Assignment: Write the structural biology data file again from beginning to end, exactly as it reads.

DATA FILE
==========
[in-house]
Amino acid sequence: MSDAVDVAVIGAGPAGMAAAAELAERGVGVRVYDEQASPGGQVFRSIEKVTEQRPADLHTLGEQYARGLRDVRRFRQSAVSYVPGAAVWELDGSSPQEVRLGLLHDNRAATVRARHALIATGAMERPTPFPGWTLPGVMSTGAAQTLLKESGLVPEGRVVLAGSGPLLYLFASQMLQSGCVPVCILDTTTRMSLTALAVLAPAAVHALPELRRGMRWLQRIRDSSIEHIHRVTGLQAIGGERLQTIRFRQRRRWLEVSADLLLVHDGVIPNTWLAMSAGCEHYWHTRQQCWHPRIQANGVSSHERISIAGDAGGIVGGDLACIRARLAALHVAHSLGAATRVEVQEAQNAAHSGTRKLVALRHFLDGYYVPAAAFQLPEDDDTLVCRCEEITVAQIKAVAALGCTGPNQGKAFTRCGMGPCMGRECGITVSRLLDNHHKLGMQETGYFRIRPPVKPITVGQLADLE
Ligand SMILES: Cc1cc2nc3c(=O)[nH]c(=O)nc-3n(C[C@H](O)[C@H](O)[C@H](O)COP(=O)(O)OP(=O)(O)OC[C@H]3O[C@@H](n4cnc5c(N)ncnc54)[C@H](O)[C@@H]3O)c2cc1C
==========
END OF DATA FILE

[in-house]
Amino acid sequence: MSDAVDVAVIGAGPAGMAAAAELAERGVGVRVYDEQASPGGQVFRSIEKVTEQRPADLHTLGEQYARGLRDVRRFRQSAVSYVPGAAVWELDGSSPQEVRLGLLHDNRAATVRARHALIATGAMERPTPFPGWTLPGVMSTGAAQTLLKESGLVPEGRVVLAGSGPLLYLFASQMLQSGCVPVCILDTTTRMSLTALAVLAPAAVHALPELRRGMRWLQRIRDSSIEHIHRVTGLQAIGGERLQTIRFRQRRRWLEVSADLLLVHDGVIPNTWLAMSAGCEHYWHTRQQCWHPRIQANGVSSHERISIAGDAGGIVGGDLACIRARLAALHVAHSLGAATRVEVQEAQNAAHSGTRKLVALRHFLDGYYVPAAAFQLPEDDDTLVCRCEEITVAQIKAVAALGCTGPNQGKAFTRCGMGPCMGRECGITVSRLLDNHHKLGMQETGYFRIRPPVKPITVGQLADLE
Ligand SMILES: Cc1cc2nc3c(=O)[nH]c(=O)nc-3n(C[C@H](O)[C@H](O)[C@H](O)COP(=O)(O)OP(=O)(O)OC[C@H]3O[C@@H](n4cnc5c(N)ncnc54)[C@H](O)[C@@H]3O)c2cc1C